February 6, 2009

Boy in a Swing

When I'm sitting at my desk and look to the right there is a row of three large windows that take up most of the wall. Beyond the windows is a long expanse of grass, then a barbed-wire fence, behind which is a chainlink fence. Beyond that is a yard with a swingset and a house with a red door. All this I can see if I just look.

Today the air smells like springtime, a scent I've come to know as particular to my area. The winter air is still cool but has a different scent -- earthy, warmer, alive and inviting.

Today when I look out the window I see a boy sitting in the swing. His back is to me and he is alone, just swinging. Back and forth. Back and forth. He wears a blue jacket and no hat. His pants are too short and I can see his white socks above dark sneakers. He swings, staring straight ahead.

When I was eight or nine we moved from our small downtown to a bigger place in the country. It was a huge home next to a pond. My father subscribed to Mother Earth News and wanted to get back to nature. His big idea was to do things "more natural". He wanted to grow grapes to make wine, have a big garden, raise some chickens and ducks, have honeybees, fish.

My oldest brother was already gone. Married, moved to his own house. My middle brother was nearly ready to be out of school. Having much older siblings was a lot like being an only child and I was frequently sent off to entertain and amuse myself, a skill that became second-nature and which I continue to use to this day. Back then, before cable and satellite TV, before Internet and Gameboys, before cell phones and computers children went forth and amused themselves with sticks and rocks and dirt, bugs and dogs and puddles of filthy water.

Or if you were lucky, one day you came home to find your father installing a swing in a tree in your backyard next to the pond. Mine was yellow, a single strap of curved plastic at the end of chains that seemed a mile long. The branch my dad hooked the swing to was, I swear, 80 feet off the ground. Several times he measured to see if it was the right height for me.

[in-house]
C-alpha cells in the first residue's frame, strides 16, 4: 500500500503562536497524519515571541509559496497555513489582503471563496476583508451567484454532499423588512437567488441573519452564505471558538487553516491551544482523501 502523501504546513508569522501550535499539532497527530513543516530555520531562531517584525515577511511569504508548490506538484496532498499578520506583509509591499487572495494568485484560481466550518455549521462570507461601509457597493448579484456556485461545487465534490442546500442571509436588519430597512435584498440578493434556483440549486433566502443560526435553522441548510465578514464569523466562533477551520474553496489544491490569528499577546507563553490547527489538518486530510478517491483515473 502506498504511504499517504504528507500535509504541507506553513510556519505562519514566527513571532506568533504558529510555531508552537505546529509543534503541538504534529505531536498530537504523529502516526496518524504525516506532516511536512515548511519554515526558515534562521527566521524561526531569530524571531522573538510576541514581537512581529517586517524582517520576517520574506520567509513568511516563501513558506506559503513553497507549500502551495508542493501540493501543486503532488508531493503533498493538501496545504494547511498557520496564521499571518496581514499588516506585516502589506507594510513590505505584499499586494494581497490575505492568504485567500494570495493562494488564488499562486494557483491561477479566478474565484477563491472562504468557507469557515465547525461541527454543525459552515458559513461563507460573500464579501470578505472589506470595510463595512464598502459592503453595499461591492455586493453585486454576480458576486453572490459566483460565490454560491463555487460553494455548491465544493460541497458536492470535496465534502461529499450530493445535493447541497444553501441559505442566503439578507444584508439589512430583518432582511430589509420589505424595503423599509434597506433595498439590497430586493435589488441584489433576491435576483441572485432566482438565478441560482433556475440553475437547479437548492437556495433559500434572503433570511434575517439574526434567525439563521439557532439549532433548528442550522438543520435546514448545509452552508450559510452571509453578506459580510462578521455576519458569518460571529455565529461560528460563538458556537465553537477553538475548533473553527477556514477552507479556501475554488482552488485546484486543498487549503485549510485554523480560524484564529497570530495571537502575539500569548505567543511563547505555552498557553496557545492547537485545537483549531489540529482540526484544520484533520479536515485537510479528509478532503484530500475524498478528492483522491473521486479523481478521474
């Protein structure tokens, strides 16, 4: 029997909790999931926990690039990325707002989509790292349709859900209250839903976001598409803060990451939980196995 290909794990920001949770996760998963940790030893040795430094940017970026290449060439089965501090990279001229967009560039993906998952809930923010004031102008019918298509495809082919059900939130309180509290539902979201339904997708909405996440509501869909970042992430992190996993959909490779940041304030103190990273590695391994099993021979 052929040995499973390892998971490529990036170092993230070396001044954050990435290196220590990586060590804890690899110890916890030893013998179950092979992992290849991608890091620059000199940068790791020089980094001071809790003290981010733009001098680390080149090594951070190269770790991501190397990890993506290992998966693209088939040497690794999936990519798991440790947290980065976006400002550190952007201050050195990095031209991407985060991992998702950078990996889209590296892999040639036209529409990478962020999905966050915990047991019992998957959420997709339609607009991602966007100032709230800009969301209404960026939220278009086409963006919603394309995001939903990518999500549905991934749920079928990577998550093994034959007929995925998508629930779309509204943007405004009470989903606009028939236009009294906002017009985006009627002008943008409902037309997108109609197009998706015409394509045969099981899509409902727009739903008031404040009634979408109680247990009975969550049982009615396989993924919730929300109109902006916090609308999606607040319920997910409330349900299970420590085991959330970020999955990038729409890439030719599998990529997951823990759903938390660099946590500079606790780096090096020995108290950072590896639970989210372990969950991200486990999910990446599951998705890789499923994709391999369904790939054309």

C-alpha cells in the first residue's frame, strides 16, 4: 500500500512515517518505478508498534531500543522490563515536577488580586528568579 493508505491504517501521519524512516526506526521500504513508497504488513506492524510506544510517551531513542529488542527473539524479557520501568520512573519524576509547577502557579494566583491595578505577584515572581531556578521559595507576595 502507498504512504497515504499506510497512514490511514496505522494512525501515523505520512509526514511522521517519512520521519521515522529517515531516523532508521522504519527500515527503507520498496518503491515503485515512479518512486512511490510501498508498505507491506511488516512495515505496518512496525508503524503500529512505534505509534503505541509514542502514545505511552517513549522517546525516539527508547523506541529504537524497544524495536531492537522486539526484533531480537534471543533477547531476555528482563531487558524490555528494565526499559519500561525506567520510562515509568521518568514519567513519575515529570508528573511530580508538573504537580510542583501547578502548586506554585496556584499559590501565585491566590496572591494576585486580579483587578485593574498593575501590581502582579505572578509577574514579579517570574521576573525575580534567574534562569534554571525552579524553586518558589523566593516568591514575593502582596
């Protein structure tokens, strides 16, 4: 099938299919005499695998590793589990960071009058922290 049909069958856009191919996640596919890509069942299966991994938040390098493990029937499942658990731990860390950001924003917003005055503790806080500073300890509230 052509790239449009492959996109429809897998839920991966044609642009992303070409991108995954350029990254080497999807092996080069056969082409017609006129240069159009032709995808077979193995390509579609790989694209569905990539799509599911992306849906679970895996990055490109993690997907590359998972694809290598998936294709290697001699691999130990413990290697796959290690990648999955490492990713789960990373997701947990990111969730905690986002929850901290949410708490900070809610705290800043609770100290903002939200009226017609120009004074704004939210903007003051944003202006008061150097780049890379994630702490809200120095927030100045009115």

I loved that swing more than any swing I've ever sat in. With the chains being so long I could swing in huge arcs that took forever to complete. On the upswings I could see out over the pond and the roof of the house. He only cleared enough around the swing so I wouldn't get whacked with branches and when I'd glide through the air on my swing it was like flying through the trees. I'd fly past branches and could see the places the squirrels and birds sit when I wasn't there swinging. It was an incredible sensation.

I think about this as I lean back and gaze at the boy on the swing outside my window. Back. Forth. Back.

The phone rings and someone is there telling me it's time to get back to my life. Moments later when I turn again toward the boy he is gone. The swing is still, as if he were never there in the first place.


  1. What a nice memory. I loved my old tree swing. It was a tire :) So much time spent dreaming that I could fly...thanks for bringing that memory back Wendy. It was great ♥

  2. Sweet story and memories. It's those simple memories that are the best, aren't they? Are kids like that nowadays? I think they miss out on a lot.

  3. All the more reason to shut off the electronics and kick the kids outside! :)

    Lovely post!

  4. So beautiful, Wendy. Have you ever considered what your dad was giving you in that swing? Freedom, independence, curiosity, a new way of looking at the world. Love. I know he'd be thrilled to know what precious memories it holds for you.

  5. I wish I could have watched Uncle Boyd installing that swing for you. It would be cool to have a few playful memories of him. In all of my interactions with him, he was so very serious.

    My dad has some pranking and playful stories about your dad. You should try to get him to tell them.


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